Even though Commodore Aubrey's mission is to suppress the slave trade off the west coast of Africa and later onto a secret mission on the Irish coast to prevent a French invasion, `The Commodore' is not filled with seagoing adventure. In fact, the main components of the tale take place ashore. Maturin and Aubrey find themselves home after a long and successful adventure. While Lucky Jack is promoted to Commodore of the First Class, not all is well at home. Both he and his wife suspect the other of infidelity. Dianne has run away leaving Stephen's autistic child with the widow Clarissa Oakes. Political intrigue forces Stephen to slip some of his fortune and his child to Spain.

At sea, Stephen battles his addition to coca leaves and a severe bout with Yellow Fever. Commodore Aubrey's leadership and seamanship are tested by two Captains under his command. One is more interested in polished brass and drives his crew hard with the whip. The other is a sodomite, whose favoritism to those young men among his crew that he beds disrupts discipline and the fighting efficacy of his vessel.

This is one of the more magnificent books in the series and I heartily recommend it, as I do with the rest of the books in the Aubrey/Maturin series.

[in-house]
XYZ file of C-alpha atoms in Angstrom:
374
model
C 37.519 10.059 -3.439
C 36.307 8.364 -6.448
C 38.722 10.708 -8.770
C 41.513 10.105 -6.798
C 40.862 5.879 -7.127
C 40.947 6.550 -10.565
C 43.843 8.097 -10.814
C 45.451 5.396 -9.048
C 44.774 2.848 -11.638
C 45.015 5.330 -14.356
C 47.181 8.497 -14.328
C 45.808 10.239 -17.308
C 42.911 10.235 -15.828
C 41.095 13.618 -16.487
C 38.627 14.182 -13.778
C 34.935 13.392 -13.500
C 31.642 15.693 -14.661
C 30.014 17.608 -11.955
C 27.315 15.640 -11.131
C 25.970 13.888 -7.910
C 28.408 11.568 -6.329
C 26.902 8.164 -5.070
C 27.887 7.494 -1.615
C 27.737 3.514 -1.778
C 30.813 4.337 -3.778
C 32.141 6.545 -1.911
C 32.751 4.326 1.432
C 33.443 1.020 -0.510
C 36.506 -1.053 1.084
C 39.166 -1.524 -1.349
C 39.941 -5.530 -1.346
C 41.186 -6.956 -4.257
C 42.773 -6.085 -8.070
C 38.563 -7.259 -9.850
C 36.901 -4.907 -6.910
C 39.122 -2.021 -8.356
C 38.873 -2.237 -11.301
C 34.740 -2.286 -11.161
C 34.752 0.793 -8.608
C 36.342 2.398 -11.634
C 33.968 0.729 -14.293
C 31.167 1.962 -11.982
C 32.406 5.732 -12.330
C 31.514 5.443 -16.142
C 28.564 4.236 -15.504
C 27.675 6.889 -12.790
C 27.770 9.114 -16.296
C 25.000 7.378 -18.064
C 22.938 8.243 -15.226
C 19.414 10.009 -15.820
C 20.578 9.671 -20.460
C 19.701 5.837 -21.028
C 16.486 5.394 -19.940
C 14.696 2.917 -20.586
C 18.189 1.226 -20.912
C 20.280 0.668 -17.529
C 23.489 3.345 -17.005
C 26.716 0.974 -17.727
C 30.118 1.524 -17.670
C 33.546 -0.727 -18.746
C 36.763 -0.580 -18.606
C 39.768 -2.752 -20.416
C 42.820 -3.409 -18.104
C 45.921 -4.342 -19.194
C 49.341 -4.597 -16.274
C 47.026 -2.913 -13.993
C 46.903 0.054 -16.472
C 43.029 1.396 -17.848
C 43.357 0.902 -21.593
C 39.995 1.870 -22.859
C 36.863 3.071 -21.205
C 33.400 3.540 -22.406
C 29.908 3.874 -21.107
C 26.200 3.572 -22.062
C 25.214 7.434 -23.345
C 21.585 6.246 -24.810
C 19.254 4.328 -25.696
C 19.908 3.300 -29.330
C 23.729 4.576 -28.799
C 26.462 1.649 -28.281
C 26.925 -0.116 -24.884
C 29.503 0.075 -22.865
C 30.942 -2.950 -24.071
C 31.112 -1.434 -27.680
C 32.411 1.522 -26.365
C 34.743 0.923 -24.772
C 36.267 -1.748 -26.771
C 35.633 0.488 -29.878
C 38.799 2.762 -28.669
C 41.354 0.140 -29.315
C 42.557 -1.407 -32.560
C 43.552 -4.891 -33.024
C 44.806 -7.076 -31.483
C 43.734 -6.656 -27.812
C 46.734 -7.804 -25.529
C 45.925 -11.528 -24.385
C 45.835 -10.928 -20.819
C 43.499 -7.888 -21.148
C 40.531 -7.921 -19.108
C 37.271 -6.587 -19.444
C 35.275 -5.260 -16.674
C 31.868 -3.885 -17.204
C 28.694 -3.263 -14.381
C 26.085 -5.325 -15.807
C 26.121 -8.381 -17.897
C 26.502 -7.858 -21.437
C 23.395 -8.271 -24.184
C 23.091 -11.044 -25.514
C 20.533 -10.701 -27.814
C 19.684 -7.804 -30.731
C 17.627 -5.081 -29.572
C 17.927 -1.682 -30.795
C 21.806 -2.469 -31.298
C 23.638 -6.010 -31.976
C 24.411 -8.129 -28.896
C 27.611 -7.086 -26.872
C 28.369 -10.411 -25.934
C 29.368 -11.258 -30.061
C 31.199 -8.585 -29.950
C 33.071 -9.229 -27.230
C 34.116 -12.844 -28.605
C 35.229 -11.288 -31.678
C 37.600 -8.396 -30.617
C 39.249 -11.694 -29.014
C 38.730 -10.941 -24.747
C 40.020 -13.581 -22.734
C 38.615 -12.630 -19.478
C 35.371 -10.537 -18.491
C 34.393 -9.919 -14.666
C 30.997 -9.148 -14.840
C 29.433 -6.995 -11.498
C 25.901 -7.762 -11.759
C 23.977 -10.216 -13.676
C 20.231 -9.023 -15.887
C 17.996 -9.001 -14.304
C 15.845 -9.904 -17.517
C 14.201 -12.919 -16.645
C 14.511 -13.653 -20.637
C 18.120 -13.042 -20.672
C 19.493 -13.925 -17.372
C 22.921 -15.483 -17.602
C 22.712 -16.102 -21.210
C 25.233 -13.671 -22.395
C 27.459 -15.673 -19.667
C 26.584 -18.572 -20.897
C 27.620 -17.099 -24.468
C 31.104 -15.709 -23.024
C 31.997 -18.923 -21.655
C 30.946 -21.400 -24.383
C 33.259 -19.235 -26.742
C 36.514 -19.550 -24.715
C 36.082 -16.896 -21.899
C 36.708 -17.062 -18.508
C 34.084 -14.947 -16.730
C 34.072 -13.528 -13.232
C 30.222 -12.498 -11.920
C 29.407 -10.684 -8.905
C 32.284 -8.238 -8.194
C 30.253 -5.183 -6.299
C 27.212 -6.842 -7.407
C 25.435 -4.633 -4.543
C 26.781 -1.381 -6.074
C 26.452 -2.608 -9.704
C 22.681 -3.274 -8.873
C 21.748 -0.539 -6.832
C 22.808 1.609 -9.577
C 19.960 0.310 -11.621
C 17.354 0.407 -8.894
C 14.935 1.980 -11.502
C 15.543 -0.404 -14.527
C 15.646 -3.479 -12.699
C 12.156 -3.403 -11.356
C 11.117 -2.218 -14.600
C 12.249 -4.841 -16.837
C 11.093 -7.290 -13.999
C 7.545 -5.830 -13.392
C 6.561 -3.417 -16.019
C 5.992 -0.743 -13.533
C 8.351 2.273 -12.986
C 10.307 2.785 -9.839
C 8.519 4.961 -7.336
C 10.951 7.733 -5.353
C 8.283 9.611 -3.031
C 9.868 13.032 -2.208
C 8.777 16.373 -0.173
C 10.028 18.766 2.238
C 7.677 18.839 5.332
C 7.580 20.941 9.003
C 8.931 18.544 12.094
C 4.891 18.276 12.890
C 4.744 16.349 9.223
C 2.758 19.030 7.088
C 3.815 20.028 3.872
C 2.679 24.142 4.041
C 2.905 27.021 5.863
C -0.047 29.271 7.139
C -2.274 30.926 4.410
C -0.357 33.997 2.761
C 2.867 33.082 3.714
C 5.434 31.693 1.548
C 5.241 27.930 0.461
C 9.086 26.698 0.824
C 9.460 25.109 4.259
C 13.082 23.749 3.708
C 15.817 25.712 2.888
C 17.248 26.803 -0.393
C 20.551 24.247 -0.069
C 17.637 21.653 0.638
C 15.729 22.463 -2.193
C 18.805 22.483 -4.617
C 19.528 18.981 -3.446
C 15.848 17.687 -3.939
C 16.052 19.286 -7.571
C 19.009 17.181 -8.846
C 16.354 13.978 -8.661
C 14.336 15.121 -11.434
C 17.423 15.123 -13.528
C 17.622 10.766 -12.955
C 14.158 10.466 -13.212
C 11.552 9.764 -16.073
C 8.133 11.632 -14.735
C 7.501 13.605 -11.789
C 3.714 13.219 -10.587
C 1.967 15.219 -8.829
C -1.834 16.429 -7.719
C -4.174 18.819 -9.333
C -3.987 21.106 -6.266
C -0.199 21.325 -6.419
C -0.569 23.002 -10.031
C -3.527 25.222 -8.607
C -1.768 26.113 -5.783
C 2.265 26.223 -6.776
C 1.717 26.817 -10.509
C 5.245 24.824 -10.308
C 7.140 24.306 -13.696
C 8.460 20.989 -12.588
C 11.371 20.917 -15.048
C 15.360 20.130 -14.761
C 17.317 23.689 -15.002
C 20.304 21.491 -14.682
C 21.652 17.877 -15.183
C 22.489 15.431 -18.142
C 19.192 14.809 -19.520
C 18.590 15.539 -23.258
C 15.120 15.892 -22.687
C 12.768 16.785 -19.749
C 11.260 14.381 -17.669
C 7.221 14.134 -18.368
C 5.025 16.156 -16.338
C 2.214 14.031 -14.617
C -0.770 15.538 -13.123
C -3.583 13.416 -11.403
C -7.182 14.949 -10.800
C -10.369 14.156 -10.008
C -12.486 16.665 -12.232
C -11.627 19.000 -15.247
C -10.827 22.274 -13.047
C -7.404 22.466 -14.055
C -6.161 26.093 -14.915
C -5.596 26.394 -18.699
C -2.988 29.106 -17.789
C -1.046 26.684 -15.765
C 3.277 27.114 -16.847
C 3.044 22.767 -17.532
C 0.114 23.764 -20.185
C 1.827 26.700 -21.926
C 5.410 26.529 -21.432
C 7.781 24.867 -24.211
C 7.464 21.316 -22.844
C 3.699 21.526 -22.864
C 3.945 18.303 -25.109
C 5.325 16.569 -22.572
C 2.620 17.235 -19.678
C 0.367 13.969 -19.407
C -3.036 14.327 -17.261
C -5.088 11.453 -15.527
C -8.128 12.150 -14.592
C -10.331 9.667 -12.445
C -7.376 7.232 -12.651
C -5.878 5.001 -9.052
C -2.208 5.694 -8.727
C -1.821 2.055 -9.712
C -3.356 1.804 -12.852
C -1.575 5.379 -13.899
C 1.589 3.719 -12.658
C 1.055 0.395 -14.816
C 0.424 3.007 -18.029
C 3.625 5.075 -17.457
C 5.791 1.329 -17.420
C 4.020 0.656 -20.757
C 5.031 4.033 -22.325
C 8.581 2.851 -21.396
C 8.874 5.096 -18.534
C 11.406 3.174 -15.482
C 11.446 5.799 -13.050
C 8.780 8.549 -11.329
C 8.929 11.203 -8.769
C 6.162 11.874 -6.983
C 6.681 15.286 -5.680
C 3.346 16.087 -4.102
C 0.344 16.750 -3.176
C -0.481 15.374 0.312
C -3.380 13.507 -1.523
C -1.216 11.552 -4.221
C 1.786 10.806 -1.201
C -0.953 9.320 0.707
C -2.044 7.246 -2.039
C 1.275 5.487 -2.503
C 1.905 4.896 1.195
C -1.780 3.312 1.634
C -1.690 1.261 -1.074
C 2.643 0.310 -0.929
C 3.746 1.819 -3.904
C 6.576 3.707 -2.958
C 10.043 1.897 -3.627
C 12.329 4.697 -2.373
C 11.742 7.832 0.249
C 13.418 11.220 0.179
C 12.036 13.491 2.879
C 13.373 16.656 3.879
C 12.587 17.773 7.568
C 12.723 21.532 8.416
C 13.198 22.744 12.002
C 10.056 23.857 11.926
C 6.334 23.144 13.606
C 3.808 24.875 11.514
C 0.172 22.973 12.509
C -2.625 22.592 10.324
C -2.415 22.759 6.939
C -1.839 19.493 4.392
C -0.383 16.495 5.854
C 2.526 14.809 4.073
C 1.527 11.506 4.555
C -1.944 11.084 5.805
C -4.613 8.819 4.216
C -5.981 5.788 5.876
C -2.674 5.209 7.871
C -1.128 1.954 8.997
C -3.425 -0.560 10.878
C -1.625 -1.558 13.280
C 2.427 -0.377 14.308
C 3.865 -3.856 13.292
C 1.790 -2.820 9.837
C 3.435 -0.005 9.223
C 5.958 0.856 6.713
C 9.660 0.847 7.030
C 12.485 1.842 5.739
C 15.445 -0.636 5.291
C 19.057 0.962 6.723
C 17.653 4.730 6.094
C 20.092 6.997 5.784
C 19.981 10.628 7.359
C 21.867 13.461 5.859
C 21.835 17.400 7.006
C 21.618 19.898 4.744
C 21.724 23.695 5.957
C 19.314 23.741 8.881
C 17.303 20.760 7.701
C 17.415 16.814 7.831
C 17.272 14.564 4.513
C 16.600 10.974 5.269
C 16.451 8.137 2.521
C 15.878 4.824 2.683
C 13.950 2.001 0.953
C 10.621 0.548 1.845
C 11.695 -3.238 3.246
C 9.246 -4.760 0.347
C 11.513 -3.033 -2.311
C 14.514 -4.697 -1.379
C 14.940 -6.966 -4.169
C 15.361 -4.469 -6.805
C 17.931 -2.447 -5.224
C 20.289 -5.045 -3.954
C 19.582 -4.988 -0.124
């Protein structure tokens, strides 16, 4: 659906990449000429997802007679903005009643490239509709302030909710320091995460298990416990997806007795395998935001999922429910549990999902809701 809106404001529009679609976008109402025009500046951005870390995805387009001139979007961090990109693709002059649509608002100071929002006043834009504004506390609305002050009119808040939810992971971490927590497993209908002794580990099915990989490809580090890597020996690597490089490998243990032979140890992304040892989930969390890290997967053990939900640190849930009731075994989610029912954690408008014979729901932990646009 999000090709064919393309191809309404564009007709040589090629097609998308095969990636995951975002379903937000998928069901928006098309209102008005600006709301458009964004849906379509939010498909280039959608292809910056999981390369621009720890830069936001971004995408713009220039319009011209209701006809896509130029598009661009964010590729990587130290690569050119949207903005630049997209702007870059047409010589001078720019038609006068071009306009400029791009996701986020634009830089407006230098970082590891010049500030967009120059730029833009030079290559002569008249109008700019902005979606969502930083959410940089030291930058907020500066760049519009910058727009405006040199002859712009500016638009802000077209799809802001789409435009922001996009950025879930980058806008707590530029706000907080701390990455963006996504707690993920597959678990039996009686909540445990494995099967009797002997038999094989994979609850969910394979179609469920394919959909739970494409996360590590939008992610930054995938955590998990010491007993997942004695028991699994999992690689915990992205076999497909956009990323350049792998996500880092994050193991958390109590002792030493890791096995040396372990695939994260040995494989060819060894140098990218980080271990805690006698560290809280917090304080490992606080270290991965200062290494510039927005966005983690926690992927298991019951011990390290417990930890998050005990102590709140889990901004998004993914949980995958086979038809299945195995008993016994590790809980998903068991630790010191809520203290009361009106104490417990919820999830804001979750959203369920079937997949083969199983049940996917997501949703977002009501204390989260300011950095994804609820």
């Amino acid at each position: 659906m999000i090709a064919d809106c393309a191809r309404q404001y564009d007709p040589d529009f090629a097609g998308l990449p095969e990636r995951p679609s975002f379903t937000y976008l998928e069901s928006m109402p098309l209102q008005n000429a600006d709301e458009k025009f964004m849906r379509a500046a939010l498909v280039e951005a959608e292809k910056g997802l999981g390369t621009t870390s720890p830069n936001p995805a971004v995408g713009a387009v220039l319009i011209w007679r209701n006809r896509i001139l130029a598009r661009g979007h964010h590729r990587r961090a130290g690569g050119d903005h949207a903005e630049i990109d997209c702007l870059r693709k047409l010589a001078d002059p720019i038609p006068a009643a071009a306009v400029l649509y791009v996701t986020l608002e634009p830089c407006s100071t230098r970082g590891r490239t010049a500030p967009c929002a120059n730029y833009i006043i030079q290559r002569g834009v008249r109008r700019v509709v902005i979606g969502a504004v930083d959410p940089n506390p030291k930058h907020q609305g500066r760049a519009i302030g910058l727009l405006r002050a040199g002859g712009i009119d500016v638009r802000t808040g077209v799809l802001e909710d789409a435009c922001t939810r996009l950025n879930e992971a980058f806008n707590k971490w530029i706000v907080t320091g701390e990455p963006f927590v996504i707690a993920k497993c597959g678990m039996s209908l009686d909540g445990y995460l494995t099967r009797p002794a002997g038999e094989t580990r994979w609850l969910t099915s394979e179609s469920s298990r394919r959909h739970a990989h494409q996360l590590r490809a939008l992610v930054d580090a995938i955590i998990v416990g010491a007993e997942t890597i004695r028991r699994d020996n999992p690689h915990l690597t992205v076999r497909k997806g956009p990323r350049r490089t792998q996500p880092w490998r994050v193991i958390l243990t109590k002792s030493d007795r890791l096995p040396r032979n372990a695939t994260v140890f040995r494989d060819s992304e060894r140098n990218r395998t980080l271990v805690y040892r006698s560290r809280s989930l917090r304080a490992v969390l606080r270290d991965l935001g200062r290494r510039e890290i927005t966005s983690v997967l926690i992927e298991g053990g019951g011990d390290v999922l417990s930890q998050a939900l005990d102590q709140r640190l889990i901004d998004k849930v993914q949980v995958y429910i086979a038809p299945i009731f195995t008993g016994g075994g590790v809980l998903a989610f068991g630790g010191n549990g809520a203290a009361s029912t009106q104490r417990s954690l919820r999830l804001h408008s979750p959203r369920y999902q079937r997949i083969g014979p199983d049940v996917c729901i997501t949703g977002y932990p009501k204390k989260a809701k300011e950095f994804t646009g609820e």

Comment Was this review helpful to you? Yes No Sending feedback...
Thank you for your feedback. If this review is inappropriate, please let us know.
Sorry, we failed to record your vote. Please try again
11 of 12 people found the following review helpful By A Customer on April 9, 1998
Format: Paperback
This book is the 17th in a series of historical novels, beginning with Master and Commander. It is said by some that these books comprise one long, glorious novel. If you've read them this far, you've become immersed in the 19th century world of Captain Jack Aubrey and Stephen Maturin (much as Stephen often becomes immersed in the sea). If you haven't, you're in for a treat. The Commodore once again showcases Patrick O'Brian's sly wit, command of the English language and knowledge of the early 19th century. This knowledge includes all things nautical, of course, along with zoology, art, music, politics, medicine and the "natural philosophy" (science) of the time. Intricate plots, sea battles, espionage, character-based humor and the friendship between Jack, the English sea captain and Stephen, the ship's surgeon, keep us coming back for more.
Comment Was this review helpful to you? Yes No Sending feedback...